In the context of the millennium, Oxford University is the oldest university in the English-speaking world and one of the oldest in the Western world. Harvard is less than half a millennium old. Harvard College was a church-sponsored school for two centuries, and it was named after a Puritan Minister in about 1638. The problem at Harvard at that time was not Eurocentrism but Christocentrism. Harvard was not only exclusive by class but also exclusive by religion.

There are two methods for a religious school to go beyond being purely religious – one is through a strategy of secularization and the other is through a strategy of dualization. Secularization is the route which Harvard (and Oxford) took as the subject-matter, the methods of study, and the qualifications for entry and graduation became more and more religion-neutral.

Dualization is the strategy which Timbuktu and Al-Azhar University took as each evolved into a dual university – one part still religious and basically sacred and the other part of Timbuktu and Al-Azhar as secular and modern.

But neither the secularization of Oxford and Harvard nor the dualization of Al-Azhar and Timbuktu happened at once. There were stages on the way. For example, while Harvard was secularizing the subject-matter being studied within its walls, it was still discriminating on religious grounds in its admissions policy.

The policies of the quota system at American universities for centuries were intentionally designed to restrict the number of Jews admitted, in favor of Christians. Christocentrism applied to admission. There is still a lot of Christocentrism left at many American universities, but most of university life has been increasingly secularized in the last quarter-millennium.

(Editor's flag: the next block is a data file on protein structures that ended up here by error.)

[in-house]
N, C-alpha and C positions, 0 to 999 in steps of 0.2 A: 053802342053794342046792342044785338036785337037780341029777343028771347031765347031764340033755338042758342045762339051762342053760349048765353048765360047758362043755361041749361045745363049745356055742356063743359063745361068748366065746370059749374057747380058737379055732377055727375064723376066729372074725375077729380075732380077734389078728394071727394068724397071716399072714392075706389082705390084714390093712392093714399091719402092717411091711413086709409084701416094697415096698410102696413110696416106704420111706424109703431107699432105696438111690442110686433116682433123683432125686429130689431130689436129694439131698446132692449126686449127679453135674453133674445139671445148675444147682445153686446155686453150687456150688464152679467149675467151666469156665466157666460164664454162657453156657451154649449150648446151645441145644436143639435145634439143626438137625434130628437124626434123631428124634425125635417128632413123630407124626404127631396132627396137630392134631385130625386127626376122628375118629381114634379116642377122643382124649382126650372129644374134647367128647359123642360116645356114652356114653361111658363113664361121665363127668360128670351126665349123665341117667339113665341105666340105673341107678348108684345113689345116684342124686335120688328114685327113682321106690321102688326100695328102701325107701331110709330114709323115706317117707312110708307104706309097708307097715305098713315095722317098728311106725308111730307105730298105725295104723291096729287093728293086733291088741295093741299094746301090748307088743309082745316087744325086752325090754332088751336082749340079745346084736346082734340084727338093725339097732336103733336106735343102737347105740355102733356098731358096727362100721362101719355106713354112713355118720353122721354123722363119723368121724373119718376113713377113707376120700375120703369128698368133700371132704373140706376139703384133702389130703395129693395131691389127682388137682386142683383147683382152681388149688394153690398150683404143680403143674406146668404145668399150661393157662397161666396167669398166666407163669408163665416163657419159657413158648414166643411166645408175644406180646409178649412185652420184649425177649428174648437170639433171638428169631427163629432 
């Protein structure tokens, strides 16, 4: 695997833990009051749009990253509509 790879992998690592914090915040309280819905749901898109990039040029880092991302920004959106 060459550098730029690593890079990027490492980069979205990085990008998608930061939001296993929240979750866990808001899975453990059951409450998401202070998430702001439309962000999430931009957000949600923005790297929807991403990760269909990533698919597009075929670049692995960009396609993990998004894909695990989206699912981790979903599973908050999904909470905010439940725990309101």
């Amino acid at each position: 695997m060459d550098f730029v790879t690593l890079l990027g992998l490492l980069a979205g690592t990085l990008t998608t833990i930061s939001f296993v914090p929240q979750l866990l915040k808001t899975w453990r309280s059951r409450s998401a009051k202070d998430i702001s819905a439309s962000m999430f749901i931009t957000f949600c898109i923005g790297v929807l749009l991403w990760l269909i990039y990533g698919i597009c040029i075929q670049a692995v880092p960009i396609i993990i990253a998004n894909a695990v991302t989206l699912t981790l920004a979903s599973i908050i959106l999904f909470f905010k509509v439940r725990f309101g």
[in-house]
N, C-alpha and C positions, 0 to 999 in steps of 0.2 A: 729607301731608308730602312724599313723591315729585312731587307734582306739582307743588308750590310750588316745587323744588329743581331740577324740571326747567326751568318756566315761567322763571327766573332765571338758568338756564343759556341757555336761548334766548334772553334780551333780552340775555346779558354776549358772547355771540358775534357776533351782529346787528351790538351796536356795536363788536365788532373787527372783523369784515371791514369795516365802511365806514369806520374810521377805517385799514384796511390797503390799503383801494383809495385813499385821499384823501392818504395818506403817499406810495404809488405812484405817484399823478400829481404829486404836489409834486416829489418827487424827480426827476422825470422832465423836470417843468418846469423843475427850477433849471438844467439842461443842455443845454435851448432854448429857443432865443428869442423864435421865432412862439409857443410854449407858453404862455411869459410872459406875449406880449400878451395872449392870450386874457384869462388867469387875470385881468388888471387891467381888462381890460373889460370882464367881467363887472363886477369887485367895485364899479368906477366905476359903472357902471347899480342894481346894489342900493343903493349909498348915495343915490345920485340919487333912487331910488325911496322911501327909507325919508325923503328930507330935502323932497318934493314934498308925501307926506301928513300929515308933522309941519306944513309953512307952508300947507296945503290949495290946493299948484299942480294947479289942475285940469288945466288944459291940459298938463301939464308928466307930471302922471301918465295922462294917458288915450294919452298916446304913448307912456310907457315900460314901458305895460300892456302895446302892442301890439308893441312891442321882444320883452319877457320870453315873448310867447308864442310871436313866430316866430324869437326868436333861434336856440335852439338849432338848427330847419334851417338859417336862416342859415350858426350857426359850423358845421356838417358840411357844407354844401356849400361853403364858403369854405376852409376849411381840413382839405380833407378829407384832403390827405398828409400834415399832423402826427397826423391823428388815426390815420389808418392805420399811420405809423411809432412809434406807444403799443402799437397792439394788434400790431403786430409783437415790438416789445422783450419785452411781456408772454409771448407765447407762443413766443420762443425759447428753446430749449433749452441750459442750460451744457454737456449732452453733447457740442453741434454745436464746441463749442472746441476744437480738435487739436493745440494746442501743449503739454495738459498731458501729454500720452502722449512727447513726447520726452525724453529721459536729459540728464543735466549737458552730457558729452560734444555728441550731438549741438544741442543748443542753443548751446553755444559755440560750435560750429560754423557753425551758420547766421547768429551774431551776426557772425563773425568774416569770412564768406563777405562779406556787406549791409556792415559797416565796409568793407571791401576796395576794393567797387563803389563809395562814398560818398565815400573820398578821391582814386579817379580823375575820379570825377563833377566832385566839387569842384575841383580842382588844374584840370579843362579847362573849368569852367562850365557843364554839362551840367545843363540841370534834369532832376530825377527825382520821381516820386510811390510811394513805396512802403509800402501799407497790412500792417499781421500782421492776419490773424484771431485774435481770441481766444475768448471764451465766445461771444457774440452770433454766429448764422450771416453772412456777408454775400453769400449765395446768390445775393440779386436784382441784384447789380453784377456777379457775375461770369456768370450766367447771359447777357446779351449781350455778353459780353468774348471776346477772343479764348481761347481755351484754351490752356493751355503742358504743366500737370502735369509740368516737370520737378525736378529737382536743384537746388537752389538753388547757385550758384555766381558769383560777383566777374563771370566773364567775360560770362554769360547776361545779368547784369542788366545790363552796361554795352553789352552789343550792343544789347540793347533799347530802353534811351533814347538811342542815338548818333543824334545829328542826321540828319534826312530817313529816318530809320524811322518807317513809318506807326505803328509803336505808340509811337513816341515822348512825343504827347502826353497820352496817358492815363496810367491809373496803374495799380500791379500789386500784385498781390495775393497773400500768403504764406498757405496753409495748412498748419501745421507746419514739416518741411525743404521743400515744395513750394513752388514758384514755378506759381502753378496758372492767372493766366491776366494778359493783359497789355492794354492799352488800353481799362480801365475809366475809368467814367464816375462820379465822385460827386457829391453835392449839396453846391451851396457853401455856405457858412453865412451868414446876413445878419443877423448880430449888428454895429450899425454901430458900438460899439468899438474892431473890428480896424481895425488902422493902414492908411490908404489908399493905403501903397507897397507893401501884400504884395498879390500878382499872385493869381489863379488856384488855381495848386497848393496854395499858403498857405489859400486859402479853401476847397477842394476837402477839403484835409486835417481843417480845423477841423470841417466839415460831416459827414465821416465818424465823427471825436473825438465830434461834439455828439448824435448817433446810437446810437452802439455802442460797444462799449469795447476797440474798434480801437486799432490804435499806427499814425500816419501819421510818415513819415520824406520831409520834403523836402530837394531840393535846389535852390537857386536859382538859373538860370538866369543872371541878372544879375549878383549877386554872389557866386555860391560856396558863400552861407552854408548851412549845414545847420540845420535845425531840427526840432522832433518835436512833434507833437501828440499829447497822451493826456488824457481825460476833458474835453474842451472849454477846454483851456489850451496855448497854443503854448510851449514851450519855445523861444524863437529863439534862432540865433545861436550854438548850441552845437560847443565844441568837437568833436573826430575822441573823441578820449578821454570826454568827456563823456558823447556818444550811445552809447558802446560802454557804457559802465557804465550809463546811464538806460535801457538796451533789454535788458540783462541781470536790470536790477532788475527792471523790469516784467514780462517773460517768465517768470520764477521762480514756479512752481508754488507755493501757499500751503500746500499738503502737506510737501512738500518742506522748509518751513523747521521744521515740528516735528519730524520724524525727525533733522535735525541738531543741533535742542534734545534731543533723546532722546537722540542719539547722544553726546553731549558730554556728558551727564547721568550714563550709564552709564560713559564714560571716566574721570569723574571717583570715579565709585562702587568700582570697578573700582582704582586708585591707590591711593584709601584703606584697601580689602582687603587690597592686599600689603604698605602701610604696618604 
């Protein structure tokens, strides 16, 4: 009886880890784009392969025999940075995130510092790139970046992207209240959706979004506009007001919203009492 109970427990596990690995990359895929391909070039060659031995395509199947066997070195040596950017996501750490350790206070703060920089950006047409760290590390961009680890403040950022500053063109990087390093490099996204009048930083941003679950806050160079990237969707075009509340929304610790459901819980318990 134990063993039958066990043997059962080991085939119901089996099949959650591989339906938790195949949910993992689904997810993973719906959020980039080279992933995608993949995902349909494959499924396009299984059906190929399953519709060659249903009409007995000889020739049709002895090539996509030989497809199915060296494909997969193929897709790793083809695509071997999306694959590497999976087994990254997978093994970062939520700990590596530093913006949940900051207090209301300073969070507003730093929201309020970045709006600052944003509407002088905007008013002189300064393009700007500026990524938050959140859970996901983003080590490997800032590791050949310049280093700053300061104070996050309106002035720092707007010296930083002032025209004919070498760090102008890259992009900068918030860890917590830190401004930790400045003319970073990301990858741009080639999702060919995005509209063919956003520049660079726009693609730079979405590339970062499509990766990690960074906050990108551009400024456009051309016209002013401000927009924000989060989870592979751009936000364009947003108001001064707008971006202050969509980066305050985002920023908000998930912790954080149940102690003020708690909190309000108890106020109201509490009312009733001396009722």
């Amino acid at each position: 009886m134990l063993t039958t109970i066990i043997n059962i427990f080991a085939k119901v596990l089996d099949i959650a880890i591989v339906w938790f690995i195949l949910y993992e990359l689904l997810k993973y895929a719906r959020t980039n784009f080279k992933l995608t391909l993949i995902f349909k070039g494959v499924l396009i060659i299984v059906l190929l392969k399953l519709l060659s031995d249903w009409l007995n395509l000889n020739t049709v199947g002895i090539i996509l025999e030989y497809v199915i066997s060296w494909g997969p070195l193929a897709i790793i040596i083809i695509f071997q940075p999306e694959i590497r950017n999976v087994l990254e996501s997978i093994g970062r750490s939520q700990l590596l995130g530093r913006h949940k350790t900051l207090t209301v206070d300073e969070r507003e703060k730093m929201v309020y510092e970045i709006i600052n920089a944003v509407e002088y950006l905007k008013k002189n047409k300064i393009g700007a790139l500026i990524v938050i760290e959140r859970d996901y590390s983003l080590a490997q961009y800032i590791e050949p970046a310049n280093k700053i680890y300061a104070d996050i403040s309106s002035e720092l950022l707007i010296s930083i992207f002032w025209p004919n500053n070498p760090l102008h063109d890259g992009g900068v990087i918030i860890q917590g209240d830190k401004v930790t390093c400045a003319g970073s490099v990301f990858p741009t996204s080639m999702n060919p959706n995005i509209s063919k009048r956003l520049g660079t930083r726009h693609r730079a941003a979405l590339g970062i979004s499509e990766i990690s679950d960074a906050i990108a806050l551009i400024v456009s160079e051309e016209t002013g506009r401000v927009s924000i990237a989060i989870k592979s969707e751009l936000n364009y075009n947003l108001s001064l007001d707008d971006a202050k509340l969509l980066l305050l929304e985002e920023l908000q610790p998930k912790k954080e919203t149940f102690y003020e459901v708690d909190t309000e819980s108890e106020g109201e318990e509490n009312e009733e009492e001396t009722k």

Occasionally there is Judeo-Christocentrism at American universities. When I started teaching at the State University of New York at Binghamton in 1989, and I offered to teach a course on Islam in World Affairs, the chairman of my department said, “Do you realize, Professor Mazrui, that this is a Jewish university?” I responded, “Is that an argument for, or against, teaching a course on Islam in world affairs?” And he said, “The real problem is that your coming here was accompanied by a good deal of controversy. It would be inadvisable to be teaching a course in your first semester about a controversial subject.” In the end we compromised by my teaching such a course on Islam in my second semester after arrival, rather than the first. Since then Jewish students have demonstrated a healthy interest in classes on Islam.

Of course U.S. universities have since become increasingly secular and scientific institutions – though within the wider diversity of American academia there are still faith-based universities like Notre Dame (Catholic in orientation), Brandeis (Jewish in orientation) and others. But even these are at their best academic vanguards of science rather than asylums of religion.

U.S. Muslims have also begun establishing institutions of higher learning of their own – including this Graduate School of Islamic and Social Sciences [GSIS] located near Washington, D.C..

GSIS is not very far from Georgetown University in Washington, which has its own Center for Muslim-Christian Understanding led for a long time by Professor John Esposito, a Roman Catholic scholar of Islam and a friend of U.S. Muslims.